Owner of Controversial Digital Billboard Proposes Solution

Photo courtesy of Michaelle Bond, Philadelphia Inquirer.

In an effort to address complaints over the invasive light generated by its digital billboard, Catalyst Outdoor Advertising has come up with a fix to eliminate some of the glow, writes Michaelle Bond for Philly.com.

The controversial 672 square foot, two sided electronic sign, situated on the Route 30 Bypass by Downingtown, has been disturbing residents. Light from the billboard shines directly into nearby homes.

“We were told they would not be impacted. And that’s clearly not the case,” said Downingtown Borough Council member, Phil Dague. “I cannot help but feel we were misled.”

To rectify the situation, Patrick Wolfington, a partner at Catalyst and his associate Tim Earle presented a solution that was accepted by Downingtown Council at its meeting on Wednesday night. Their remedy is to plant 35 fast growing evergreens at a total cost of around $50,000 which they believe will block residents’ views of the offending sign.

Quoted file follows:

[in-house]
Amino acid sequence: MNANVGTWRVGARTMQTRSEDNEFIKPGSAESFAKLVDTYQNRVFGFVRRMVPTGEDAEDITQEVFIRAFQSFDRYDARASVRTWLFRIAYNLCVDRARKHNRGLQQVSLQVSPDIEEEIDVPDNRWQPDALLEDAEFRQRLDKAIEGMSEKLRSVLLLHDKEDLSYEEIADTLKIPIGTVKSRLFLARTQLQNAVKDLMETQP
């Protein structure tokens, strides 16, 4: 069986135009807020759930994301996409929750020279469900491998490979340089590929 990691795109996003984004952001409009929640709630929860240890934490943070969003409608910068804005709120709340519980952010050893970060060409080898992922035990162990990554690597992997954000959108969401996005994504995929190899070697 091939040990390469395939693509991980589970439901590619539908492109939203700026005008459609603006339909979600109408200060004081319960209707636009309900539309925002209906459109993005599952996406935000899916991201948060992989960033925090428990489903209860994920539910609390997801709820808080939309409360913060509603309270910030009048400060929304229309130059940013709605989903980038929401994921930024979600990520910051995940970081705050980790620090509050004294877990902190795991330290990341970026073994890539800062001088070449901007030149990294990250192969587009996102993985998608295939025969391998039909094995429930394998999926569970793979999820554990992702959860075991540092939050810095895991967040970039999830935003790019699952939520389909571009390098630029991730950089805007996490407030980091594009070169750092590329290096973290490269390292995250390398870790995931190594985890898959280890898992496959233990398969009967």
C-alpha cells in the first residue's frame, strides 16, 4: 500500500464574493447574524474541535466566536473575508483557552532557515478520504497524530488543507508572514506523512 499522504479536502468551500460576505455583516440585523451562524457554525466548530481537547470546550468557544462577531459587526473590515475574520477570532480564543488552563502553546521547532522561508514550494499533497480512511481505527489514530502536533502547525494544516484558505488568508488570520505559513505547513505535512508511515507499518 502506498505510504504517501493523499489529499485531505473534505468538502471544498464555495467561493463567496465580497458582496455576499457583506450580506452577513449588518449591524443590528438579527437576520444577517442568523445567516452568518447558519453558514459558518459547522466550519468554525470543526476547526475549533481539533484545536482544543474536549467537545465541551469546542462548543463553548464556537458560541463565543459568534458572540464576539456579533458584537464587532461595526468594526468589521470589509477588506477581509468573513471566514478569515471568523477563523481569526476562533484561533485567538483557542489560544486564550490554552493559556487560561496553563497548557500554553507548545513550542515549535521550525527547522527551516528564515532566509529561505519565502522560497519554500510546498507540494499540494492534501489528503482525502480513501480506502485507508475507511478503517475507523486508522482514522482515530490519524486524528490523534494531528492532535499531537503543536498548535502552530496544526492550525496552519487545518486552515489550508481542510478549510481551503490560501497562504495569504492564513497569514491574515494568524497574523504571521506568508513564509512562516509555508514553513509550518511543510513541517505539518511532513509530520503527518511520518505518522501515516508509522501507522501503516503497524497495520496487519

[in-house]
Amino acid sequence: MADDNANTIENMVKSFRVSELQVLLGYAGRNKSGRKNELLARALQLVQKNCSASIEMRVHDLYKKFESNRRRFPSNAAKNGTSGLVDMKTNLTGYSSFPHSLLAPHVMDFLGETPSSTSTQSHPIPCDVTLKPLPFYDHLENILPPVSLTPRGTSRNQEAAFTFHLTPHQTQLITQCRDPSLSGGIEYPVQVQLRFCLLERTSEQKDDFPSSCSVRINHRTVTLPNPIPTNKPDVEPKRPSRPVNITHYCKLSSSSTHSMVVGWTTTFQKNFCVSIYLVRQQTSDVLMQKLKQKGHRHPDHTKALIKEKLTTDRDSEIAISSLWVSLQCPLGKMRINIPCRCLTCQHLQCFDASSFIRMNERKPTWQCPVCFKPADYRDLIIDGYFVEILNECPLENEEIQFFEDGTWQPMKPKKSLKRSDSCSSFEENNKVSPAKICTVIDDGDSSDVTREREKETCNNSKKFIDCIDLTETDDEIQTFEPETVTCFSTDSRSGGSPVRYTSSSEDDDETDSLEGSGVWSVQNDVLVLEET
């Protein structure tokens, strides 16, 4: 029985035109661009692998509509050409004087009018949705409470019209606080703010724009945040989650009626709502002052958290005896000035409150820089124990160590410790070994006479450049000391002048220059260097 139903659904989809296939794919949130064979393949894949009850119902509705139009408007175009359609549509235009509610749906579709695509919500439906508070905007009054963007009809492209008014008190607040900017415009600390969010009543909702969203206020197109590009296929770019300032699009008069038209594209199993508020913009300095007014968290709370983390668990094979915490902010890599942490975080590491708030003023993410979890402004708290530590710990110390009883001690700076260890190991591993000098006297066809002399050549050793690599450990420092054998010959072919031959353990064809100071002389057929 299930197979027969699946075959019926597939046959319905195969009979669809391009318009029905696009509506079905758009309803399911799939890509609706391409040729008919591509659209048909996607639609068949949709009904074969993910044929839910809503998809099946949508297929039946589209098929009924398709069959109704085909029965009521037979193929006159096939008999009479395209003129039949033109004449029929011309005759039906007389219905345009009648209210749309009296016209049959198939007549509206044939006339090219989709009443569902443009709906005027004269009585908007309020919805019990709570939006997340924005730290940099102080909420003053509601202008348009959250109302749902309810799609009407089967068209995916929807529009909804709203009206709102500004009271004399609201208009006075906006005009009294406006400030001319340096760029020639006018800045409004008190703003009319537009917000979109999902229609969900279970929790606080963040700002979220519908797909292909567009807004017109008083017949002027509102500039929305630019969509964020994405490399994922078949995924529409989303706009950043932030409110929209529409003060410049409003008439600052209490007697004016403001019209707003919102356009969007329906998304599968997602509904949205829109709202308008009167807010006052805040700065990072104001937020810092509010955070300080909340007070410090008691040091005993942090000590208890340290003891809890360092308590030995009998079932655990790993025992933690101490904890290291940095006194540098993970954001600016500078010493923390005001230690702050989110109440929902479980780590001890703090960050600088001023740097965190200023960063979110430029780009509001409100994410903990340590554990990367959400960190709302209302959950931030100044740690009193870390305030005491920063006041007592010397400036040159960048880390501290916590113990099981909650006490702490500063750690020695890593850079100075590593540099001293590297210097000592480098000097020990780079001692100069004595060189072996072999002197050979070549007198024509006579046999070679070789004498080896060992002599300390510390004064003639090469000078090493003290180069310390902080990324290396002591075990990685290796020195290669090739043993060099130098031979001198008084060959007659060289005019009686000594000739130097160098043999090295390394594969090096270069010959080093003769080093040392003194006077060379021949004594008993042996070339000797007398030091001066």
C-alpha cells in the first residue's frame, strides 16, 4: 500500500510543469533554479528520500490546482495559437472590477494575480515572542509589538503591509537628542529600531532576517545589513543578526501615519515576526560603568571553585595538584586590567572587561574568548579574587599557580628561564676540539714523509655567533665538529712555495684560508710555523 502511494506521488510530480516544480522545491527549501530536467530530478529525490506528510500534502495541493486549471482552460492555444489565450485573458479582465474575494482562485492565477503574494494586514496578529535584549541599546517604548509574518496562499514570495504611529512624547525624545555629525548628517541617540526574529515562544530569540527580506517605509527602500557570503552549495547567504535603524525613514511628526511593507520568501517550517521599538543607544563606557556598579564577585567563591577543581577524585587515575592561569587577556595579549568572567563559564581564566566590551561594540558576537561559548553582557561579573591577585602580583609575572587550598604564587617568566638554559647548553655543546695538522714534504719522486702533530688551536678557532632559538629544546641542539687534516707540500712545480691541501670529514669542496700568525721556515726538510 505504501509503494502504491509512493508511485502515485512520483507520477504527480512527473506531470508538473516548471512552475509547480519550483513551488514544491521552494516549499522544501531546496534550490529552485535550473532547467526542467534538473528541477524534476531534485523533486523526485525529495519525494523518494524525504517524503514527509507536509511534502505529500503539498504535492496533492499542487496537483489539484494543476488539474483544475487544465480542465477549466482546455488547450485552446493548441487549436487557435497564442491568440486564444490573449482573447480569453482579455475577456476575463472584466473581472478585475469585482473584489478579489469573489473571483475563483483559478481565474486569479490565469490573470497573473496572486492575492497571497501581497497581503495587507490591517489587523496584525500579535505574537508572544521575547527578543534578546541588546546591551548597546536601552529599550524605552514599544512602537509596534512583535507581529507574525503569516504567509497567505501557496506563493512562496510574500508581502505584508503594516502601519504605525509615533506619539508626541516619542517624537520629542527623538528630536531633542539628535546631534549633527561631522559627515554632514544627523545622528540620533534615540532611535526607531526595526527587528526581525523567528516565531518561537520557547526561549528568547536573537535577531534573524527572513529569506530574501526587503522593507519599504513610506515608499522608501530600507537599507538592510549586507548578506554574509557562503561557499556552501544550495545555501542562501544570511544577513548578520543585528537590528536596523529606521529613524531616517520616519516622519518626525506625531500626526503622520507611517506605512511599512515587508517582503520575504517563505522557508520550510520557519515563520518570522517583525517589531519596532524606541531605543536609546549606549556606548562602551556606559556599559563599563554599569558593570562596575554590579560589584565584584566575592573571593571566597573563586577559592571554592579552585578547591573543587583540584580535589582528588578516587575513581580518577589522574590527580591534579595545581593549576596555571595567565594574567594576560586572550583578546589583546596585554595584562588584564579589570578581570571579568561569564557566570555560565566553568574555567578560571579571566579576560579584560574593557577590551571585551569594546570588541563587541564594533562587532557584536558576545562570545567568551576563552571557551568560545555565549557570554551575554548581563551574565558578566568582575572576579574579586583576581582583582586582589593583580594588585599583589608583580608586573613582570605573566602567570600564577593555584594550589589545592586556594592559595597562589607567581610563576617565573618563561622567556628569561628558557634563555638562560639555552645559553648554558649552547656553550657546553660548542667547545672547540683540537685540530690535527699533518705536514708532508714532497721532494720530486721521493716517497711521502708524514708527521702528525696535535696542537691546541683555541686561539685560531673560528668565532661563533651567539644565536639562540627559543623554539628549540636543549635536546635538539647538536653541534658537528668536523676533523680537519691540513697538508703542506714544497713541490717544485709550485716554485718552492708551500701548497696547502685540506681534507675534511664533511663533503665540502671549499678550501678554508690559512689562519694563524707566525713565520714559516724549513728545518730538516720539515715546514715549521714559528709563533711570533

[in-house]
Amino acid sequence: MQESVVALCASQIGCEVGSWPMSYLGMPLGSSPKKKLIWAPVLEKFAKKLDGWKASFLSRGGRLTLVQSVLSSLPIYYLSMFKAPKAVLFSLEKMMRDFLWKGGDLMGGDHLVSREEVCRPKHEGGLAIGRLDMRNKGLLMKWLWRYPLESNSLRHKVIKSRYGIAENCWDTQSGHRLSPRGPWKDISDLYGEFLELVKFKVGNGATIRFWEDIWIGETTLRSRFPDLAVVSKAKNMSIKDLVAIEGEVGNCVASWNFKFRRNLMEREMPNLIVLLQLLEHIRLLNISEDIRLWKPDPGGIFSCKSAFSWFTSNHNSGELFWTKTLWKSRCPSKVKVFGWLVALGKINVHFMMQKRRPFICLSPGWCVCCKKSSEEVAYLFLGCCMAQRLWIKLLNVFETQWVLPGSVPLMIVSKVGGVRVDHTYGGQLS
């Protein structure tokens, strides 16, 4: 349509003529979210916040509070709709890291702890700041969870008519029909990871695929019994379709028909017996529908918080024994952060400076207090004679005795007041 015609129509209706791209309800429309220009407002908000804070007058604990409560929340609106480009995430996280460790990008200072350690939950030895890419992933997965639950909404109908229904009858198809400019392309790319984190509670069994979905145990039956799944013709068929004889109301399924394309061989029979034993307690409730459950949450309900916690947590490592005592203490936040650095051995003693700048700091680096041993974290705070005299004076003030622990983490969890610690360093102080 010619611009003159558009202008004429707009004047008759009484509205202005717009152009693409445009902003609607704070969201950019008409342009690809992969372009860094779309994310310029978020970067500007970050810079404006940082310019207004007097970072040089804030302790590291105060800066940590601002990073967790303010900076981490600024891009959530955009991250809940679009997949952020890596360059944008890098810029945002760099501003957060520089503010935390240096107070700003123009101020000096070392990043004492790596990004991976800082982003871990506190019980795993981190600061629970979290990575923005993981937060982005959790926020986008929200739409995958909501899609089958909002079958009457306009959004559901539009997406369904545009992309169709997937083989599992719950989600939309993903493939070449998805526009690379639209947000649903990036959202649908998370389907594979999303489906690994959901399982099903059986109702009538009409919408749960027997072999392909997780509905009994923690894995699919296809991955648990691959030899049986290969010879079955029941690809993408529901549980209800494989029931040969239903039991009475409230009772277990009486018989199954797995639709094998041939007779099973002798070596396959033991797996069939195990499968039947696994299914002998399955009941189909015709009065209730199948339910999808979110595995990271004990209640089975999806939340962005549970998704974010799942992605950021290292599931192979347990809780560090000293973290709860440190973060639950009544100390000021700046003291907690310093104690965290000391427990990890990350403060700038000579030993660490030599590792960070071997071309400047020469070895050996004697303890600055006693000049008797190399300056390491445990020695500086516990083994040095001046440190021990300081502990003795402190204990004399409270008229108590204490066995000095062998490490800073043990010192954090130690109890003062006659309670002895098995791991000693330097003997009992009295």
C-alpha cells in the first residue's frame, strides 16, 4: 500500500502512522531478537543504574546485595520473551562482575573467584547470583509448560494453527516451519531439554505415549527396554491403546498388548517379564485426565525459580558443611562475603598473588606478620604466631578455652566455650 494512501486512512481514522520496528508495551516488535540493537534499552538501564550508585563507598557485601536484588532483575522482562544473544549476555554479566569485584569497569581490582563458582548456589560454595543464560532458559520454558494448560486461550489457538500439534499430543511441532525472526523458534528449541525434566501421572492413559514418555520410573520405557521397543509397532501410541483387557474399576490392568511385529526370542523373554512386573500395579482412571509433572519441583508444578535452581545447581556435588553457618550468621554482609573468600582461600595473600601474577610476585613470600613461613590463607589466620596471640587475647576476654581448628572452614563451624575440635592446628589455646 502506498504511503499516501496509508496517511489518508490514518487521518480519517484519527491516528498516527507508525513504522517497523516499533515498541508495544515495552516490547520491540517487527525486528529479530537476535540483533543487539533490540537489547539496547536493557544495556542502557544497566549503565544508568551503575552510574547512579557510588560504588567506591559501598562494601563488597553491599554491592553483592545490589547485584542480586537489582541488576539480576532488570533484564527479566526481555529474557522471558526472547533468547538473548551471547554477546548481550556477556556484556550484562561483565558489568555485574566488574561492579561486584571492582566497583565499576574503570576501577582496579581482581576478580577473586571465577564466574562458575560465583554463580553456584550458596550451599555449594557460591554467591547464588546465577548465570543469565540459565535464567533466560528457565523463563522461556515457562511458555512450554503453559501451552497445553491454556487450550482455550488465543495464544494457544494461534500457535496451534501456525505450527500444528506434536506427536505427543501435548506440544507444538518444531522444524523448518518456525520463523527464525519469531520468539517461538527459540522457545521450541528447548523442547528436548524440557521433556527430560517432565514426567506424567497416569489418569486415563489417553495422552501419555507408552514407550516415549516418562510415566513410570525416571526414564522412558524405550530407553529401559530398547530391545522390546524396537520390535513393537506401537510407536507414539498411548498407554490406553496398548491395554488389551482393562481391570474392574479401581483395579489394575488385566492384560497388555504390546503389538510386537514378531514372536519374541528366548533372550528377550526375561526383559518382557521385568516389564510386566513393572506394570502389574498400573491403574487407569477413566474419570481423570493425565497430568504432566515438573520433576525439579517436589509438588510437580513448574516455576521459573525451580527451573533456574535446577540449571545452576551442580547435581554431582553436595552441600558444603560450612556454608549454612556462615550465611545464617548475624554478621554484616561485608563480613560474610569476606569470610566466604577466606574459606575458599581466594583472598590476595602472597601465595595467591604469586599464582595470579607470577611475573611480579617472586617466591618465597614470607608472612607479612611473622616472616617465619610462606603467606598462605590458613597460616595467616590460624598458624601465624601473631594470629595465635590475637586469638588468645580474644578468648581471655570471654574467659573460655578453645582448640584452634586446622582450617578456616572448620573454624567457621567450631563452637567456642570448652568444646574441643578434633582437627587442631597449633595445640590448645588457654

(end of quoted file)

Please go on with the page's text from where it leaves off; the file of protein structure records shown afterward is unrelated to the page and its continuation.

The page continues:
The trees will be 20 feet tall when planted and will grow to 40 feet as they mature. However, not all residents feel that this is enough to completely block the view, as particularly for homes on a hill, the height may be insufficient.

Council Member, Ann Feldman, and several other resident proposed that the side of the sign facing homes be turned off until the planting is complete, but Mark Thompson, the Borough’s solicitor, pointed out that the Council does not have the right to shut down part of the sign. Instead, the Council has asked Catalyst for a timeframe on when they can begin planting.

Read more about the proposal at Philly.com here and check out previous Vista Today coverage of the billboard here.

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